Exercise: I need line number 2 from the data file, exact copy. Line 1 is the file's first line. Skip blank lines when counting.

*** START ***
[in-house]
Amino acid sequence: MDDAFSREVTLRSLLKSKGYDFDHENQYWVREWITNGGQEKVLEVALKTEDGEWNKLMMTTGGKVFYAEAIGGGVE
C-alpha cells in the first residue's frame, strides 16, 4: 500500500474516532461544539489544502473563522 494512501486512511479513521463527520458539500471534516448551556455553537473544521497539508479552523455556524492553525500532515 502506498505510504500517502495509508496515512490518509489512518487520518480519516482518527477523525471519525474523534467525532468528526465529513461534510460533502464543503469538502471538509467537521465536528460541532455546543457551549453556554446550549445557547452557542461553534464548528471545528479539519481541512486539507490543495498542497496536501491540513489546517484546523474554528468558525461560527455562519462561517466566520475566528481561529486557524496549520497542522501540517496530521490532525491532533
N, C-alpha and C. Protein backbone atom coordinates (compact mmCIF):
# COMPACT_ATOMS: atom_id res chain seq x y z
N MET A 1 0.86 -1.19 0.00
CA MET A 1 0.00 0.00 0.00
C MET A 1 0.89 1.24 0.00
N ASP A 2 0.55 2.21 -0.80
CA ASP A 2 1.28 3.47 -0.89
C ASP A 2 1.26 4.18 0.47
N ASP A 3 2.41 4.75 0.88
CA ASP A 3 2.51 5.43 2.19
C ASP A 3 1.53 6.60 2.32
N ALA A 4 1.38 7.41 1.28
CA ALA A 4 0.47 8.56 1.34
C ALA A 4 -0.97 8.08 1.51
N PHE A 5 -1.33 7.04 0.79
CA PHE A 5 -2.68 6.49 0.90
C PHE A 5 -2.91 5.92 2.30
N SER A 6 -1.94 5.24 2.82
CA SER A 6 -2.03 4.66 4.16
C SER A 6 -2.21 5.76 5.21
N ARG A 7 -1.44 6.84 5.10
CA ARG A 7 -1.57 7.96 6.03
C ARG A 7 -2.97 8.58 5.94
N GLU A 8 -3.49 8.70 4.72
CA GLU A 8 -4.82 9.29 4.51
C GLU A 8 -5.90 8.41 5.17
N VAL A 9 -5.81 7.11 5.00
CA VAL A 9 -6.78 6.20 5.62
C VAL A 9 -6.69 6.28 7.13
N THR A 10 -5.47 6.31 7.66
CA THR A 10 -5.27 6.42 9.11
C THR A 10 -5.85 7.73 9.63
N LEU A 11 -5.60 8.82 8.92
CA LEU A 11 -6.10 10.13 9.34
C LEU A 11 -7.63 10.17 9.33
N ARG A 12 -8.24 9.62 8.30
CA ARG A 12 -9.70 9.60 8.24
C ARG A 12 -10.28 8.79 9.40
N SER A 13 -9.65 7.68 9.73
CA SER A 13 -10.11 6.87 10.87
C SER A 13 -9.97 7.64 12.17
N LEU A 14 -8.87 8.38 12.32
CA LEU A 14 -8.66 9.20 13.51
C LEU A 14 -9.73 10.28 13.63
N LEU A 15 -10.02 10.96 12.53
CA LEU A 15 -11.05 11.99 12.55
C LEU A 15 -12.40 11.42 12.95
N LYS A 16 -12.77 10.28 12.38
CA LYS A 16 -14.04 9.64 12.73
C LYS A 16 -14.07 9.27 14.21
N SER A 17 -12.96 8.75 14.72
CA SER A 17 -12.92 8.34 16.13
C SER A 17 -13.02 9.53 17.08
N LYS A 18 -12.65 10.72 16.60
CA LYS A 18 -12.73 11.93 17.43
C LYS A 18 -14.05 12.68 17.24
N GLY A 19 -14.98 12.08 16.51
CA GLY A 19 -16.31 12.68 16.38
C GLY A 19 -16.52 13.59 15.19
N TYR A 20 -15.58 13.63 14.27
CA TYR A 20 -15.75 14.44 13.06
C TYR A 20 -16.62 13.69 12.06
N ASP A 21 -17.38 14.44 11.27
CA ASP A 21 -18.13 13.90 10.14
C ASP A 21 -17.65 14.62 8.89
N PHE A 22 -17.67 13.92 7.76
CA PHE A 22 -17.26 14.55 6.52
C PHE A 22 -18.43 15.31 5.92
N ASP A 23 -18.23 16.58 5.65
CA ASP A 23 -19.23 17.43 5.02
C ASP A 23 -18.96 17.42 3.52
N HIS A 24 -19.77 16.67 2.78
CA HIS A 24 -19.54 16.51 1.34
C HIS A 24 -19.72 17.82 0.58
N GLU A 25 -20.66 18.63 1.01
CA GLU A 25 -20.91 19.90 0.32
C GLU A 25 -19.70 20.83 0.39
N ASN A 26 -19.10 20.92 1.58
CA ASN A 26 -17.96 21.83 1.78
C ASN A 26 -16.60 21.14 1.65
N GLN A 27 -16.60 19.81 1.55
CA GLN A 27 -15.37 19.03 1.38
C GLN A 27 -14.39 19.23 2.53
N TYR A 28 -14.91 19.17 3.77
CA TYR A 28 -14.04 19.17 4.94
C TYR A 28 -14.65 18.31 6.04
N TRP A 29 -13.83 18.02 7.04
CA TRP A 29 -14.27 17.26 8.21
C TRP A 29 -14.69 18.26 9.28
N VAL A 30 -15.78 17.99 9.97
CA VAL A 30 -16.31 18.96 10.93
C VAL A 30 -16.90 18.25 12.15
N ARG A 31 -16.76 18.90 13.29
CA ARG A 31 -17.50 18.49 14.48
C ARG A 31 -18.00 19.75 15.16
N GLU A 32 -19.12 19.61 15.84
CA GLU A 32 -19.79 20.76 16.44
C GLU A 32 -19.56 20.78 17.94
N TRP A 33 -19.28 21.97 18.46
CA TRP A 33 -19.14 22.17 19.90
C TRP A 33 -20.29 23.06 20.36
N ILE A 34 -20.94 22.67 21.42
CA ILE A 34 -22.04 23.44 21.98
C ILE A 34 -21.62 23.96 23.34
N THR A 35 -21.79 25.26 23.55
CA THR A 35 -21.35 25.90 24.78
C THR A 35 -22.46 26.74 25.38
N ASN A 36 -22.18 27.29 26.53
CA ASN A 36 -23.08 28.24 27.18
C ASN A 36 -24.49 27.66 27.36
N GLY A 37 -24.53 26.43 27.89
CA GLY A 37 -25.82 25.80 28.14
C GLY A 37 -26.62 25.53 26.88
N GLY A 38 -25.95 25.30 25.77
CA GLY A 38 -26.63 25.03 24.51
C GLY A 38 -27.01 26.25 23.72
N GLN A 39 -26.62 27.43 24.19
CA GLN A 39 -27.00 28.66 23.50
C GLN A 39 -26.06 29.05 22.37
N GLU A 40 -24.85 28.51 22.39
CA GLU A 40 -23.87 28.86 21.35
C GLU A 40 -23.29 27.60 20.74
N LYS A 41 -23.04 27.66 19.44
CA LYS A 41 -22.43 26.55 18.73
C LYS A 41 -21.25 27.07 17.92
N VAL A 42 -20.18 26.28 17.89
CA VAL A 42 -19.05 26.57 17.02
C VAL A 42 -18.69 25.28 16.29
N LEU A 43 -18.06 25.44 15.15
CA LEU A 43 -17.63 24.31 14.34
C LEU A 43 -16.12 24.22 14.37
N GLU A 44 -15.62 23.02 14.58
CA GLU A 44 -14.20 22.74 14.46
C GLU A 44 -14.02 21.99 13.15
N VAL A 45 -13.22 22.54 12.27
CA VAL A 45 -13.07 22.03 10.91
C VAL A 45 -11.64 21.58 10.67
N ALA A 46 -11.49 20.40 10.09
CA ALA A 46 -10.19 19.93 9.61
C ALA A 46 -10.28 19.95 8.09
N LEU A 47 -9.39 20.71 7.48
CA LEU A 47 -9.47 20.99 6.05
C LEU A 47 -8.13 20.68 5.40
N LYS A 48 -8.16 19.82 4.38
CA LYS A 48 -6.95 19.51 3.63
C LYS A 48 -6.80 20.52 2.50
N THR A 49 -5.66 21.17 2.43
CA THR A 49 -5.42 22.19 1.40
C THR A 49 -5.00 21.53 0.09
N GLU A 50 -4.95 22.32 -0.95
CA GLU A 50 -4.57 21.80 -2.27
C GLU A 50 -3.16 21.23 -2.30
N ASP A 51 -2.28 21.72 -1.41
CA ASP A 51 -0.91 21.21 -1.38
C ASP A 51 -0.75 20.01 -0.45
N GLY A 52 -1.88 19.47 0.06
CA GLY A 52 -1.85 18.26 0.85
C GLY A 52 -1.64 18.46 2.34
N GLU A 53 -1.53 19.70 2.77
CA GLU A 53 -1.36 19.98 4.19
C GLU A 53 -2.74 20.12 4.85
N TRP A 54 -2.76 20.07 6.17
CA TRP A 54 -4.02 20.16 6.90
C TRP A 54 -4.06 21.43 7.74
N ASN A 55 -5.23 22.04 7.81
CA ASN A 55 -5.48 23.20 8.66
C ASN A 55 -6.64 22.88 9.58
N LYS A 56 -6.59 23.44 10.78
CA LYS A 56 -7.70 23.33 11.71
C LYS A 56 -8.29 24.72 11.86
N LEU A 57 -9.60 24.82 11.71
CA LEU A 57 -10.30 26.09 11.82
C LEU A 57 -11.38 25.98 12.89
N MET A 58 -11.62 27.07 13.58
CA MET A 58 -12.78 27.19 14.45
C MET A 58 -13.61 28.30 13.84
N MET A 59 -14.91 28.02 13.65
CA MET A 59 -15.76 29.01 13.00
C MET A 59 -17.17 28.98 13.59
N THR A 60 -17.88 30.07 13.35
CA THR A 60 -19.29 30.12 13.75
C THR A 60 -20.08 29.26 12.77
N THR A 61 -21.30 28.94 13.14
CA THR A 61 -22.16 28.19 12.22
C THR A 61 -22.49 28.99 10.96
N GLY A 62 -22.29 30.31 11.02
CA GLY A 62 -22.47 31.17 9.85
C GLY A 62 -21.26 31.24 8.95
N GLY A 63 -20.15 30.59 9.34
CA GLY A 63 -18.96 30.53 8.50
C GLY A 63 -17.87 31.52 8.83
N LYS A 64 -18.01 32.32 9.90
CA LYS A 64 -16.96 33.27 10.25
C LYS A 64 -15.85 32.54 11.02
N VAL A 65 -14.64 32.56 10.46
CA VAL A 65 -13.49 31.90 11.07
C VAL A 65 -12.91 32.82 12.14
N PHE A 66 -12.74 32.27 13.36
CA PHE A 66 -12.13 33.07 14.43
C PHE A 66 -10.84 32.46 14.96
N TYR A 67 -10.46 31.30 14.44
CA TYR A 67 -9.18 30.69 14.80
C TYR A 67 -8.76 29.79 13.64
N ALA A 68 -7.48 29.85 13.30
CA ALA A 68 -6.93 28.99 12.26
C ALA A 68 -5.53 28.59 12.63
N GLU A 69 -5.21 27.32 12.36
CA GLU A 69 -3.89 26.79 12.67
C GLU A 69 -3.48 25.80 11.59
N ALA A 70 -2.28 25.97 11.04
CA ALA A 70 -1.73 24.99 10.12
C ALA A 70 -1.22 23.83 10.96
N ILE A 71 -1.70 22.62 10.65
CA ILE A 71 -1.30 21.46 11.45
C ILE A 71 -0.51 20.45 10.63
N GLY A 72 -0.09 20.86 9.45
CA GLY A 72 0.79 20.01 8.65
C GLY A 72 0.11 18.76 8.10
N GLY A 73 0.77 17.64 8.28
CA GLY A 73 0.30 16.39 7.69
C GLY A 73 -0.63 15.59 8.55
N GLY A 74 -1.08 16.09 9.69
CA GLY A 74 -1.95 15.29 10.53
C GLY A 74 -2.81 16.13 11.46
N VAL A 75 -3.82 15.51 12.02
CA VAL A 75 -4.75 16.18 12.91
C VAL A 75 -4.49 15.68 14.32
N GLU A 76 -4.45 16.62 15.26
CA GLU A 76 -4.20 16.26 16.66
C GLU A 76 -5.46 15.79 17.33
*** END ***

Amino acid sequence: MDDAFSREVTLRSLLKSKGYDFDHENQYWVREWITNGGQEKVLEVALKTEDGEWNKLMMTTGGKVFYAEAIGGGVE